Addressing challenges in the quantitative description of animal societies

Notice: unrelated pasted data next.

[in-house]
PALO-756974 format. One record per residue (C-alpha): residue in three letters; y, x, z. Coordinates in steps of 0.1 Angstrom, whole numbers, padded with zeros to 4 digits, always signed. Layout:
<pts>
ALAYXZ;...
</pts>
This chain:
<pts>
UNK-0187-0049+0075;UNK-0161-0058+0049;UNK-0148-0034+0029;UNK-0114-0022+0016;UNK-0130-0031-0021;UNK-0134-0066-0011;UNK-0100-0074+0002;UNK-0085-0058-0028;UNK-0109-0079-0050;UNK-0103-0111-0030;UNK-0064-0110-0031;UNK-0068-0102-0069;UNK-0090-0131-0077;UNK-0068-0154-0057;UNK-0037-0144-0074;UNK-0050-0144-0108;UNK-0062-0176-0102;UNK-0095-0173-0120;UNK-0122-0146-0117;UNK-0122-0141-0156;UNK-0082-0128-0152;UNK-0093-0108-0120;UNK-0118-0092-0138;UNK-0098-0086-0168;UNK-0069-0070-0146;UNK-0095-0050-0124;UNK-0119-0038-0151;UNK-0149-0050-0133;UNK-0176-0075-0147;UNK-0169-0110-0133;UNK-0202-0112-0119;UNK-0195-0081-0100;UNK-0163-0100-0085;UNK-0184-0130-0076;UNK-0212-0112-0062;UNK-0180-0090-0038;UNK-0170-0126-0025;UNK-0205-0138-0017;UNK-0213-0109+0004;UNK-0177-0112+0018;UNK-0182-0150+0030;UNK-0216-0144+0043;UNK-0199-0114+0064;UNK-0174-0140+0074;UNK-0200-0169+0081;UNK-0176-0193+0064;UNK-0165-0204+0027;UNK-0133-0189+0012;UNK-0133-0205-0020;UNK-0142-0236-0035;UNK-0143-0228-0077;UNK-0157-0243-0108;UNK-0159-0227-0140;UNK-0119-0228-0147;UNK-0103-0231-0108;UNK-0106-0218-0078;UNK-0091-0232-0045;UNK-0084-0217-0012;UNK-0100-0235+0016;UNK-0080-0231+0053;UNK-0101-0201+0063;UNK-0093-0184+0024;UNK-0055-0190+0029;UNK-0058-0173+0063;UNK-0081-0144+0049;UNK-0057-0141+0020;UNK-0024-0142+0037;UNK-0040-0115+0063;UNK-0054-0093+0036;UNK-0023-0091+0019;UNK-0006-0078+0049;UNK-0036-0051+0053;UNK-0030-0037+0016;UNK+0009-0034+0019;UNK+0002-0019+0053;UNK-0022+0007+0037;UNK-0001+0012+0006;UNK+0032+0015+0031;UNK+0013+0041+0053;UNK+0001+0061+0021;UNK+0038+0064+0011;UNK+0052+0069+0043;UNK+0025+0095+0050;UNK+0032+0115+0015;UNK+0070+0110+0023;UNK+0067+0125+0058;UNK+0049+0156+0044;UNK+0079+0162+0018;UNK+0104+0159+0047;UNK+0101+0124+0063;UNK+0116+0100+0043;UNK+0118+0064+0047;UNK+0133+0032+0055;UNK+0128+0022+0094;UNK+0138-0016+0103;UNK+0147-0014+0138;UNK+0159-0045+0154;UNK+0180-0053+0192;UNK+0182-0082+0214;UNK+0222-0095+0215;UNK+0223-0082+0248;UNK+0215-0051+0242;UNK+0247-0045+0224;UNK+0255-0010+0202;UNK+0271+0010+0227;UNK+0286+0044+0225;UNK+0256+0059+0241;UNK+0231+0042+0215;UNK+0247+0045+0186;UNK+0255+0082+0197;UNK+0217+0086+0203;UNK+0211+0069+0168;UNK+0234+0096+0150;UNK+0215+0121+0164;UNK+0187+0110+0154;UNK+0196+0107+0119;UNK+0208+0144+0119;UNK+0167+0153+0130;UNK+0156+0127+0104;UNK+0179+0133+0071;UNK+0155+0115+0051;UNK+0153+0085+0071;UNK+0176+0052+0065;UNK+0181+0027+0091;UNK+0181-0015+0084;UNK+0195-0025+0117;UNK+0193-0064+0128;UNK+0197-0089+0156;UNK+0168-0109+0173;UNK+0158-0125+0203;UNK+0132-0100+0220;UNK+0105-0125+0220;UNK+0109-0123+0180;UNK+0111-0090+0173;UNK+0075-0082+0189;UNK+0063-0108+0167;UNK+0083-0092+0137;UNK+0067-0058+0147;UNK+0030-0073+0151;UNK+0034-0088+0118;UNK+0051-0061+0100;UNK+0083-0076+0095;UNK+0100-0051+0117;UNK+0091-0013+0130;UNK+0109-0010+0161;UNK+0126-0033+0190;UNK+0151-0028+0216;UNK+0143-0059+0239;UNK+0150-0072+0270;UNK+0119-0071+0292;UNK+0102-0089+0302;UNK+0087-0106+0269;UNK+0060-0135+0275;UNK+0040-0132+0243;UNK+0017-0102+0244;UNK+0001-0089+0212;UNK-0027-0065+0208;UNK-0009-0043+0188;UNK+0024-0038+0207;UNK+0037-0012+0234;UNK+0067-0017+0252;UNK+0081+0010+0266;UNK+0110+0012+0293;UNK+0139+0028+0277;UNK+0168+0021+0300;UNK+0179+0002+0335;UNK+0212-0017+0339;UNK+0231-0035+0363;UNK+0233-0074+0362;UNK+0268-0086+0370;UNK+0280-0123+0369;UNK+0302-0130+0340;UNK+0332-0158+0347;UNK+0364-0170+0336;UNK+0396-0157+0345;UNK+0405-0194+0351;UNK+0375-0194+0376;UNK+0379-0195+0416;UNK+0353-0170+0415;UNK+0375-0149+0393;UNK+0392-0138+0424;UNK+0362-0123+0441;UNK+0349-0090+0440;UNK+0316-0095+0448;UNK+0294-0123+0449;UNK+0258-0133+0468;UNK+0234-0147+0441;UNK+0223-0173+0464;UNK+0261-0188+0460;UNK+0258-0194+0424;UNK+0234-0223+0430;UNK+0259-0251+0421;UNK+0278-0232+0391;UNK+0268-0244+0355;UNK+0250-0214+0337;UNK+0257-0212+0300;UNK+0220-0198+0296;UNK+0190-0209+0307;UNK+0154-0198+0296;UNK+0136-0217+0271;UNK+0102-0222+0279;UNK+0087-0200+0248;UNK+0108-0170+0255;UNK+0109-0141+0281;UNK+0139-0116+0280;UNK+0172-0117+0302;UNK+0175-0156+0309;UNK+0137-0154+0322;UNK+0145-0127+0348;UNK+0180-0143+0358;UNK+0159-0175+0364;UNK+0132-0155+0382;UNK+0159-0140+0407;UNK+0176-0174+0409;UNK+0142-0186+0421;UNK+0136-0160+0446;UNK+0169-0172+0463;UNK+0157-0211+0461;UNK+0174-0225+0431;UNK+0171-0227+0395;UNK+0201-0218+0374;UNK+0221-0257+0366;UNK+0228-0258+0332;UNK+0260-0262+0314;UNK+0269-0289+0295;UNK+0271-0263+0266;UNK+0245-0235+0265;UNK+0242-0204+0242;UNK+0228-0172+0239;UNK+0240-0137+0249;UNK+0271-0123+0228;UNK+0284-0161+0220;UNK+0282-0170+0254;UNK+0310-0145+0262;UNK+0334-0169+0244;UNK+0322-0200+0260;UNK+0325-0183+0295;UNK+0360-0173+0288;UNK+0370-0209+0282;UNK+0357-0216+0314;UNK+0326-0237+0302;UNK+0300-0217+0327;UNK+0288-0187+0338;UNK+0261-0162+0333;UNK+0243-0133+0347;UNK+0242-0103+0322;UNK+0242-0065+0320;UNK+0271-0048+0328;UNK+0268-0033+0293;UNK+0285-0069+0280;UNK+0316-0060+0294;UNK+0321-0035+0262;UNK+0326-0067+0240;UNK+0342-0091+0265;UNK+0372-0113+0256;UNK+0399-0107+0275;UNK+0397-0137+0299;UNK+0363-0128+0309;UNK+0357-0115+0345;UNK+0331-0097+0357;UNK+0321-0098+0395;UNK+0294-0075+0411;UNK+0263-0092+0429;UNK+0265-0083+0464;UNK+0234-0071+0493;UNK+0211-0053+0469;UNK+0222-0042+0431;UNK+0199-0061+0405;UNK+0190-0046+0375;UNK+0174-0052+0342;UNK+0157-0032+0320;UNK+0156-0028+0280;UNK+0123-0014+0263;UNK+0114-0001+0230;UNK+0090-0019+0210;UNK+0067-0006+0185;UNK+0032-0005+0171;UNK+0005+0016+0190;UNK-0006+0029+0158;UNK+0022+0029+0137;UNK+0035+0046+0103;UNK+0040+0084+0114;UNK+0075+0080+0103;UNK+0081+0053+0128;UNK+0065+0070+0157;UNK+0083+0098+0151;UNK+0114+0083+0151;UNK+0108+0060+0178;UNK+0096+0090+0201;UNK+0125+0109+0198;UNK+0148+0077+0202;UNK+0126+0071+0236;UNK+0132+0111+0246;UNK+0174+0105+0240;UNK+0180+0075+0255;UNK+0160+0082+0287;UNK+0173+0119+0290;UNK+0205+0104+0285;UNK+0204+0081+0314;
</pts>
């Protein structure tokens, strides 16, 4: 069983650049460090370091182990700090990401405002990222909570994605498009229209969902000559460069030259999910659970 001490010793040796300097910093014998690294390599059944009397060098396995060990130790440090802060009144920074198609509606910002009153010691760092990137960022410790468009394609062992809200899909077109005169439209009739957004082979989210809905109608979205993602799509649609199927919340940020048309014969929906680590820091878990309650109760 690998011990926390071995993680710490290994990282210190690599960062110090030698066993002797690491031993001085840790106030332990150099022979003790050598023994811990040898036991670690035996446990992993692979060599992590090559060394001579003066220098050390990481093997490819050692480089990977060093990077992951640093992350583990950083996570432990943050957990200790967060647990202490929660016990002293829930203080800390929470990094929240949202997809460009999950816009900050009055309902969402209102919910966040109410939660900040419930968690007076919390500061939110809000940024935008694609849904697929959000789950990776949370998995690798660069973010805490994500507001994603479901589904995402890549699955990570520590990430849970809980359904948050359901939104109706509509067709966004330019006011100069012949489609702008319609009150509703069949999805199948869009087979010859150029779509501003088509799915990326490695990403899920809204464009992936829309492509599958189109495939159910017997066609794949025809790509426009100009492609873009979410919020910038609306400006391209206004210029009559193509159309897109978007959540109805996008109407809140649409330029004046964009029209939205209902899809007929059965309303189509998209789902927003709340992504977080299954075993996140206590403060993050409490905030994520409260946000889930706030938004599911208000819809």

In animals, a striking diversity of social systems has evolved, from solitary lifestyles to complex societies. These differences do not only manifest in a variance of distinct inter-individual relationships but also impact the evolutionary trajectories of species by shaping gene flow among populations. Over the last decades, detailed behavioural ecological studies have advanced our understanding of the ultimate causes of social systems and broad meta-analyses shed light on the changes in social systems over evolutionary time and the correlation between its different components (i.e. matingsystem, social organisation, and social structure; sensu). Comparative studies have commonly used qualitative descriptors to classify the social system of a species (e.g. mating system categories: monogamy/polygyny/polyandry/polygynandry) or relatively simple variables such as group size (i.e. the number of individuals in a social unit), thereby both neglecting a lot of detail and potentially introducing discrepancies. Preferable is the use of a quantitative measure that captures more variation, based on objective criteria widely applicable across taxa. Therefore, a central goal of my work is to arrive at a rigour and standardized assessment of social systems to make them accessible for more nuanced comparative analysis. There are two recent developments that hold great promise to approach this aim. First, the remote and automated collection of behavioural data is reaching a new dimension by the application of newest tracking technologies, which provide high-resolution movement trajectories of individuals and can be scaled up to monitor the behaviour of whole groups. Increasingly smaller tags collect larger amounts of data with decreasing invasiveness on a huge variety of animals. Secondly, social network analysis is now commonly employed to describe features of animal social systems. This conceptual framework has the advantage of providing several indices that capture behavioural characteristics at great detail (e.g. at all levels from the individual to the population), which can efficiently be compared across taxa. I will lay out a multidimensional framework to quantitatively classify animal social systems. I will address this by assessing a suite of social network metrics derived from animal movement trajectories and detailed behavioural observations across different taxa (published/available in open repositories (, shared by collaboration partners, and newly collected) and identifying statistical signatures of behavioural patterns that recur across taxa.